"We know technology is already changing how we travel, and it's only going to accelerate with VR in a post-pandemic environment," says Siobhan McManamy, Tourism Ireland's director of markets.
With travel still largely at a standstill, it remains too early for Ireland and Germany to gauge their return on investment: that is, the number of people who, having seen a destination virtually, actually book tickets and visit.
Thoyyib Mohamed, managing director of the Maldives Marketing and Public Relations Corporation, says while VR will indeed help boost tourism, the direct correlation may be hard to measure.
In the case of the Maldives, VR has been used to showcase various experiences on island properties, such as morning yoga by the beach, snorkelling, or cooking lessons.
"An increase in investment in VR does not directly translate to an increase in visitors in the future," he says.
"However, the amount of times… VR is utilised, either on websites, in print or even during [travel] fairs, can translate to potential conversion.
"Each medium provides a different return value, but is assisted by the investment done on VR marketing."
Boosting traveller confidence?
Some, however, believe the benefits of VR in travel might be felt much sooner.
They include Miguel Flecha, a Madrid-based travel and hospitality expert for the multinational consulting firm Accenture.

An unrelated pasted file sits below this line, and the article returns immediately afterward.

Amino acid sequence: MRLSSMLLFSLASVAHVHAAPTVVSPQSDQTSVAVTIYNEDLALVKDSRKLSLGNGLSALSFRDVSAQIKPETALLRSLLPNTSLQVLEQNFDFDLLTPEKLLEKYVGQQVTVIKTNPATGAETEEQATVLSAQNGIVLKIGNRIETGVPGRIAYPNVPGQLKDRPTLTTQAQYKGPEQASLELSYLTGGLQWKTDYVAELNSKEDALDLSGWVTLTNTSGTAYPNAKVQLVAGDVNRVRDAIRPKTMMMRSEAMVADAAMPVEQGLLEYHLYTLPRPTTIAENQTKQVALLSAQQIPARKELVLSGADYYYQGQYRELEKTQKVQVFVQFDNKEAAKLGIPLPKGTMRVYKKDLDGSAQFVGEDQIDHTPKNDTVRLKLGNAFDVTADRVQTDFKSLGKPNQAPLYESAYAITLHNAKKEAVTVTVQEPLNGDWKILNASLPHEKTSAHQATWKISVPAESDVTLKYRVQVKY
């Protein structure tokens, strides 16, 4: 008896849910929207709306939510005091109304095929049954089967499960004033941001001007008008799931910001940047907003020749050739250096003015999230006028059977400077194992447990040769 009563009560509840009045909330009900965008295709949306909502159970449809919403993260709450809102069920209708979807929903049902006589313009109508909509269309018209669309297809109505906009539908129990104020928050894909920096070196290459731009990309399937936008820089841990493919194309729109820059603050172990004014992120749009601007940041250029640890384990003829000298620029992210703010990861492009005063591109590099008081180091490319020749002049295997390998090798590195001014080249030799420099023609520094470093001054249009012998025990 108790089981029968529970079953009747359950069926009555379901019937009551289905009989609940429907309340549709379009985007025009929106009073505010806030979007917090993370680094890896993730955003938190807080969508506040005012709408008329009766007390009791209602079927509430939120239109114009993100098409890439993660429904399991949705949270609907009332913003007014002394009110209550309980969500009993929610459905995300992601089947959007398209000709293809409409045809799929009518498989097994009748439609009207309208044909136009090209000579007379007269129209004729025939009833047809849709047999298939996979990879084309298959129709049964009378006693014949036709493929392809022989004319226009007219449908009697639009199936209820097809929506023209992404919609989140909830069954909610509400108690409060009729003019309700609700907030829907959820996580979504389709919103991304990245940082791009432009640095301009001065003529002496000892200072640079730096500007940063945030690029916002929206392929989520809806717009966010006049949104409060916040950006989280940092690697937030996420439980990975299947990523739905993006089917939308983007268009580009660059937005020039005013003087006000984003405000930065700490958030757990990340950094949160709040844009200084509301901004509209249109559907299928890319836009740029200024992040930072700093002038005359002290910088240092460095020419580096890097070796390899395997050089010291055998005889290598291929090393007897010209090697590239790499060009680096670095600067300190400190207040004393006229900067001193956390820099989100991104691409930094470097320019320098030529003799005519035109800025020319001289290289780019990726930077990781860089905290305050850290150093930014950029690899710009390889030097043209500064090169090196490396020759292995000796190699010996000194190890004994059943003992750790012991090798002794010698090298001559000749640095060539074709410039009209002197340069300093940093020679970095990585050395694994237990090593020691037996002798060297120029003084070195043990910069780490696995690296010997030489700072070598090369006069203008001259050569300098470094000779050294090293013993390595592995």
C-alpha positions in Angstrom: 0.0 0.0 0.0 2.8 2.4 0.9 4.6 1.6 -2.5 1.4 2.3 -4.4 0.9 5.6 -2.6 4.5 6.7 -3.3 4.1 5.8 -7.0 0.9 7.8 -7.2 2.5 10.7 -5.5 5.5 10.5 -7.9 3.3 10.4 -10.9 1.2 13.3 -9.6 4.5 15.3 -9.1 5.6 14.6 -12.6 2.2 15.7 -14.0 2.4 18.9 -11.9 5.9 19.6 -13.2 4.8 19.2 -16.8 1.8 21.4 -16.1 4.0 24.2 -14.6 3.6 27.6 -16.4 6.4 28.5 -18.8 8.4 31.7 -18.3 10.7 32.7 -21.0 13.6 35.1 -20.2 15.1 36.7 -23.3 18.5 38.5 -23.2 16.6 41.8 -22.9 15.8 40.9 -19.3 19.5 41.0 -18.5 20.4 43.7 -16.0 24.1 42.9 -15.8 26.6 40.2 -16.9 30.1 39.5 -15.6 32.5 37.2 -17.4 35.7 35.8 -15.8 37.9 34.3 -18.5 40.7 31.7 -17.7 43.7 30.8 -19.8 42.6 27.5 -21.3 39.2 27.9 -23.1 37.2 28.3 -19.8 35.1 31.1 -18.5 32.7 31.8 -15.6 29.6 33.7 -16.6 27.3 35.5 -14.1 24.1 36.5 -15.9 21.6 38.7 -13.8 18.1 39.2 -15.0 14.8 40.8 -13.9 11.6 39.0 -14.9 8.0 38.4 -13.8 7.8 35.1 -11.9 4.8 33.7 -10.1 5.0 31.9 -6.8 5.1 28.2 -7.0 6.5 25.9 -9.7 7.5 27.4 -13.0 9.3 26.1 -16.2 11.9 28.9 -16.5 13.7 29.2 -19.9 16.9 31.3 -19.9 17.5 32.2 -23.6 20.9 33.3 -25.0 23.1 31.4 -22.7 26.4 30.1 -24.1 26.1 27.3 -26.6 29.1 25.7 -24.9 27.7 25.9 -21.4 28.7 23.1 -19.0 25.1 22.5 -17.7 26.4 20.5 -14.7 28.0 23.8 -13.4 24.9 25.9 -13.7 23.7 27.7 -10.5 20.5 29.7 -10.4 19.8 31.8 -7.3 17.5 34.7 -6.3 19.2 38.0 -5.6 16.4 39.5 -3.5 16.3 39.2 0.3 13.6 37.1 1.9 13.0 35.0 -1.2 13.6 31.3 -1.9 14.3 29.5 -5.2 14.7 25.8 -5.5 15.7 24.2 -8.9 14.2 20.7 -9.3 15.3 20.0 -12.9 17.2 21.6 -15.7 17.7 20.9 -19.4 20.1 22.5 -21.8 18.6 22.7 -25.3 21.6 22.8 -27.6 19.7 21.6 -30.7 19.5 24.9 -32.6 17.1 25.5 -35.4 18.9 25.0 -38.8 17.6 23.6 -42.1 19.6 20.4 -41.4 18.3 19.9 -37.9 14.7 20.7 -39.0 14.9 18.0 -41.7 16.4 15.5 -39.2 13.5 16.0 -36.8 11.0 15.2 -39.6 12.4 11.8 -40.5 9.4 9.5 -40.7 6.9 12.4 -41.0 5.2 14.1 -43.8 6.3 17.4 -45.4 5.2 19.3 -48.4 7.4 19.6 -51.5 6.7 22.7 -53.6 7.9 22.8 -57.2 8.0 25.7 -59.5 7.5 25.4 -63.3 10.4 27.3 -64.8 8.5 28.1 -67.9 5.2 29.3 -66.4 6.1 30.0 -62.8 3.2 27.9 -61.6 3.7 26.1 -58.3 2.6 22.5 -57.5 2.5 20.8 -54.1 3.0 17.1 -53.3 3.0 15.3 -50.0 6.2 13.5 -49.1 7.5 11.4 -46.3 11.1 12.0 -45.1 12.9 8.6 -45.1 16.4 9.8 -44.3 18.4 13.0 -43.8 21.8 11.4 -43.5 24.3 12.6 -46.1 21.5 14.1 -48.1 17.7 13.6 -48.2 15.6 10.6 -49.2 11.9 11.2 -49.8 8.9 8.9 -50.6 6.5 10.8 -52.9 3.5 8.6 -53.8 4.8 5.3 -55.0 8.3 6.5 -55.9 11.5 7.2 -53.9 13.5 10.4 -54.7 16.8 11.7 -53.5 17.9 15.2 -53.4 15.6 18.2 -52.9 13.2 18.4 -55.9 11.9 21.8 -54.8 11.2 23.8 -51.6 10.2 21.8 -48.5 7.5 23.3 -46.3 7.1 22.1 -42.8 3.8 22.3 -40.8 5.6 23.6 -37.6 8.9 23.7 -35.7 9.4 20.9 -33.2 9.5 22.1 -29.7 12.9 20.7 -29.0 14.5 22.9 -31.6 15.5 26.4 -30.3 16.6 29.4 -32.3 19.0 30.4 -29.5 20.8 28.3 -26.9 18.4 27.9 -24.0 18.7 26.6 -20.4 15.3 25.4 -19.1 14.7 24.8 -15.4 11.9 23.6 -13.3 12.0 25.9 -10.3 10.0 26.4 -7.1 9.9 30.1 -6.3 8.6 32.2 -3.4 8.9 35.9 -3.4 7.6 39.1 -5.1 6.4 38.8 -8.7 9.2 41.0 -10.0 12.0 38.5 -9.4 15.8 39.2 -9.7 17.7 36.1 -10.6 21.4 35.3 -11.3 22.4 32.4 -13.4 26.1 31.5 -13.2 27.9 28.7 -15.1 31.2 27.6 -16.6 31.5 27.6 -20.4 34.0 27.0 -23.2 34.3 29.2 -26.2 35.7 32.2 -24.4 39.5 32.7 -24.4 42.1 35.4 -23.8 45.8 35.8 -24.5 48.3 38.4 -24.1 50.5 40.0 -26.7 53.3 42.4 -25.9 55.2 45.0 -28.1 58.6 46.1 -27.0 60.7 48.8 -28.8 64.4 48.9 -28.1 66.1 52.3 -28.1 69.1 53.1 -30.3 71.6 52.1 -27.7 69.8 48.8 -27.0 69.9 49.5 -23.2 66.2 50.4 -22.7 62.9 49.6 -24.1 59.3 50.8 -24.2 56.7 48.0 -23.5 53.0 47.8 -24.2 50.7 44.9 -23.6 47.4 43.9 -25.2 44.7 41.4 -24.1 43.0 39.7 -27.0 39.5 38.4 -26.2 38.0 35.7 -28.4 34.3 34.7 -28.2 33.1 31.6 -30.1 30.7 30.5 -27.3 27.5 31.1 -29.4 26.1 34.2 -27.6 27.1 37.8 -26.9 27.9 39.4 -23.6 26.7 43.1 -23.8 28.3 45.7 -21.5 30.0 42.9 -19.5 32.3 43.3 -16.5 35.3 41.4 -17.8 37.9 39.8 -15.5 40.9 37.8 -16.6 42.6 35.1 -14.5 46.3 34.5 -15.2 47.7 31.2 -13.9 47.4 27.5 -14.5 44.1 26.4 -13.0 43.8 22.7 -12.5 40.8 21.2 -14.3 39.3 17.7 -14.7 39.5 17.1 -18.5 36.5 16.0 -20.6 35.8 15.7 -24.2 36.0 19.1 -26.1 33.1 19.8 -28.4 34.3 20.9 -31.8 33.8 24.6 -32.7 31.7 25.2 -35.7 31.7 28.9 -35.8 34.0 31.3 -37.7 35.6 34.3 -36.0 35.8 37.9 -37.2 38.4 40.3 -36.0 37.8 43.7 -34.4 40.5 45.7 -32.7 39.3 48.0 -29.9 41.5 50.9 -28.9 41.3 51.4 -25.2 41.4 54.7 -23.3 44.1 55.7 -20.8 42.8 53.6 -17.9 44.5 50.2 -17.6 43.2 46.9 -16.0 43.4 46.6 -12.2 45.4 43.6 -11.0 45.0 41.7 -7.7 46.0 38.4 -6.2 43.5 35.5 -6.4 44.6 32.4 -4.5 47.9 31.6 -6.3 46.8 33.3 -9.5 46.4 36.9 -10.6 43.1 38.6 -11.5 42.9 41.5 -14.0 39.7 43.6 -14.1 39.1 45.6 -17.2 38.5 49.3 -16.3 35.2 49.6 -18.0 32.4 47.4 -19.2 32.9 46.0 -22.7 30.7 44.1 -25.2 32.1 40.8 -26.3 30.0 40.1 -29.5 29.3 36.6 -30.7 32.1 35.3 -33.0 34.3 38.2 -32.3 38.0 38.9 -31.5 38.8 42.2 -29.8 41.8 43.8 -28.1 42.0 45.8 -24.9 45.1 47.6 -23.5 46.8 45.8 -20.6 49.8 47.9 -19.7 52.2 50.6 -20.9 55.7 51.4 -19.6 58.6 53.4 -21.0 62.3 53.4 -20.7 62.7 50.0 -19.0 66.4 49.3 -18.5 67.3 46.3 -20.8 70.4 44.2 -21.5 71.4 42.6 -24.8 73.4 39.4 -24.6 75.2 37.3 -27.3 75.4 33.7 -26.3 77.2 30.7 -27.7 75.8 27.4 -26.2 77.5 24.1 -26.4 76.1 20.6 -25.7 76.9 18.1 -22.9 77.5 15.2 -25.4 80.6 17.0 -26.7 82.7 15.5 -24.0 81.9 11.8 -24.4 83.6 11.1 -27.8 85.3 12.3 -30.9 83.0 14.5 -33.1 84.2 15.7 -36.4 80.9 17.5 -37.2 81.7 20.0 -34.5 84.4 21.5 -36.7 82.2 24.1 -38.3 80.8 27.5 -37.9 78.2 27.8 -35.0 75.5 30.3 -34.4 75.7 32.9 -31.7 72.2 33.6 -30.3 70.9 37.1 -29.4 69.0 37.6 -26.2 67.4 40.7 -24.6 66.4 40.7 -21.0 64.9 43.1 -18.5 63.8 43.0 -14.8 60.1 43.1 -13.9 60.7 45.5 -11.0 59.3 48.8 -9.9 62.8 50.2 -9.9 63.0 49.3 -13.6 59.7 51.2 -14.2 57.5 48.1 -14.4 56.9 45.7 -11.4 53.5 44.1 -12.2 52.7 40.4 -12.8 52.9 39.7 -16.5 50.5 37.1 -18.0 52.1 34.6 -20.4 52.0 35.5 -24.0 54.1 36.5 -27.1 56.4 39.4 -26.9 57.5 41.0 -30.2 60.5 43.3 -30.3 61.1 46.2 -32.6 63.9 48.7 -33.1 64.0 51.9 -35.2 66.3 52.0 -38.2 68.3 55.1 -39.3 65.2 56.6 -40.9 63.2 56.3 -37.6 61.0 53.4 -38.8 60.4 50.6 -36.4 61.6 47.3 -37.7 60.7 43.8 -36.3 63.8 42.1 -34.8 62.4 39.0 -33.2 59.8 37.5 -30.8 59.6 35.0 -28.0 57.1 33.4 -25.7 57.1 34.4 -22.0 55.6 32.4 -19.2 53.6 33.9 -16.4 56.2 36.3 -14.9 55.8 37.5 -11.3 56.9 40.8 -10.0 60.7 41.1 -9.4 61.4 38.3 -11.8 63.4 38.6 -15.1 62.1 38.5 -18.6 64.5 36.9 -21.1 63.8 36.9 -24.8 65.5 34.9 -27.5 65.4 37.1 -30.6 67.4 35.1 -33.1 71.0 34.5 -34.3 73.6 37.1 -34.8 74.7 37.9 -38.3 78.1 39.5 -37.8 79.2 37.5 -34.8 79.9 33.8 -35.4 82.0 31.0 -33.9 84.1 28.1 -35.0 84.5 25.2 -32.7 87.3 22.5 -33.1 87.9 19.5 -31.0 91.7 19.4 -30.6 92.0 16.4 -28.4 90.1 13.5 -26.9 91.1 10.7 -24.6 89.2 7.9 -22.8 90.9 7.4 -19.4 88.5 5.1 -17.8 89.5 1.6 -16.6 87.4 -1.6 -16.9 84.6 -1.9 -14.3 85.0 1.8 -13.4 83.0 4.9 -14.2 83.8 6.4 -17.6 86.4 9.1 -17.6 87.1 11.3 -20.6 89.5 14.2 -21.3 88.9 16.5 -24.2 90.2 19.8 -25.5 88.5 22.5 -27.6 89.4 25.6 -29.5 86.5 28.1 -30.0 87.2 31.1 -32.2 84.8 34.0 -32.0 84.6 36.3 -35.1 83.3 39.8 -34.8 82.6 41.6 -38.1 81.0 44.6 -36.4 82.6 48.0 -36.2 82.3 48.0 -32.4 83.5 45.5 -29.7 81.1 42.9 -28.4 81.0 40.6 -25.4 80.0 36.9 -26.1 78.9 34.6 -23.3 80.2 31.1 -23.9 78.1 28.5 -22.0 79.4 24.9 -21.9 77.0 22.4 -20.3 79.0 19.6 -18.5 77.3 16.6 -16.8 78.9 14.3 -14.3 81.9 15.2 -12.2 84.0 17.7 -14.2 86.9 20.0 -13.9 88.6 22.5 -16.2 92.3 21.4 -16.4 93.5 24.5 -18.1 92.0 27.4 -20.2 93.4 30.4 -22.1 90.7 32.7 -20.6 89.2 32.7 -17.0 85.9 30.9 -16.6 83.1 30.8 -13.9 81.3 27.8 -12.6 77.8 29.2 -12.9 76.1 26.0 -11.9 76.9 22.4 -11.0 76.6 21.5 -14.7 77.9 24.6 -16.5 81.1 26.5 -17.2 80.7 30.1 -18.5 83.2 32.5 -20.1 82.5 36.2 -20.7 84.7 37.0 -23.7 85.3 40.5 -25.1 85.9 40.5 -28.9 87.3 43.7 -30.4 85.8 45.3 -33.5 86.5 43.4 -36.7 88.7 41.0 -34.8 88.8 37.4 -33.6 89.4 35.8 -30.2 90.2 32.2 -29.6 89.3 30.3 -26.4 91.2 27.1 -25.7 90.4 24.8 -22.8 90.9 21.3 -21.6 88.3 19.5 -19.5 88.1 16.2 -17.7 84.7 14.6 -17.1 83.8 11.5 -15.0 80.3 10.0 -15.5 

He thinks that as restrictions ease in the next few months, VR will be a vital tool in helping familiarise travellers with a new environment and help slowly rebuild consumer confidence.
"As we start to recover, there will be segments of the population that will be willing to travel like crazy. Younger people will be booking flights as soon as possible, but other segments of the population won't be very comfortable," says Mr Flecha.
VR technologies, he adds, can be a cost-effective and potent way to help clients feel more comfortable - and more willing to travel.
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"They [travellers] could be shown health and safety measures, or the check-in process at a hotel in the new reality so that they feel safer, or the boarding process on a flight or cruise.
"If you're able to increase the comfortability of a client to travel, in the end they'll book. They'll stay in a hotel, or they'll fly with you. That's the return on investment - you're incentivising the client to travel."
An airline using VR to replace travel isn't without precedent. Since 2017, Japan-based First Air - which bills itself as the "first virtual aviation facility"- has been offering VR "flights" from Tokyo, complete with boarding passes, in-flight meals and programmed destination countries from Italy to New Zealand.
With the onset of the pandemic, the company's bookings spiked 50%, it told reporters this summer.
There are, however, a number of limitations that experts say are currently holding the technology back, including large, unwieldy headsets and high costs.
The most important limitation, according to Mr Flecha, is that there has yet to be a trusted global brand to place its bets on VR. "The industry needs to believe in the technology [for it to succeed]," he says.
That may have begun to change with the September launch in the US of Amazon Explore, a platform that gives access to one-on-one virtual experiences with tour guides and local residents in countries around the world.
Experiences offered on the high-tech giant's public beta version range from tours of Kyoto neighbourhoods in Japan to artisan shopping in Costa Rica and fish taco cooking lessons in Mexico.
As Mr Flecha sees it, Amazon Explore may foretell the success or failure of VR in the travel industry.
Serious investment by a high-tech giant and a trusted brand - Apple and Samsung are also looking into virtual reality - could, he believes, be the "great accelerator" needed.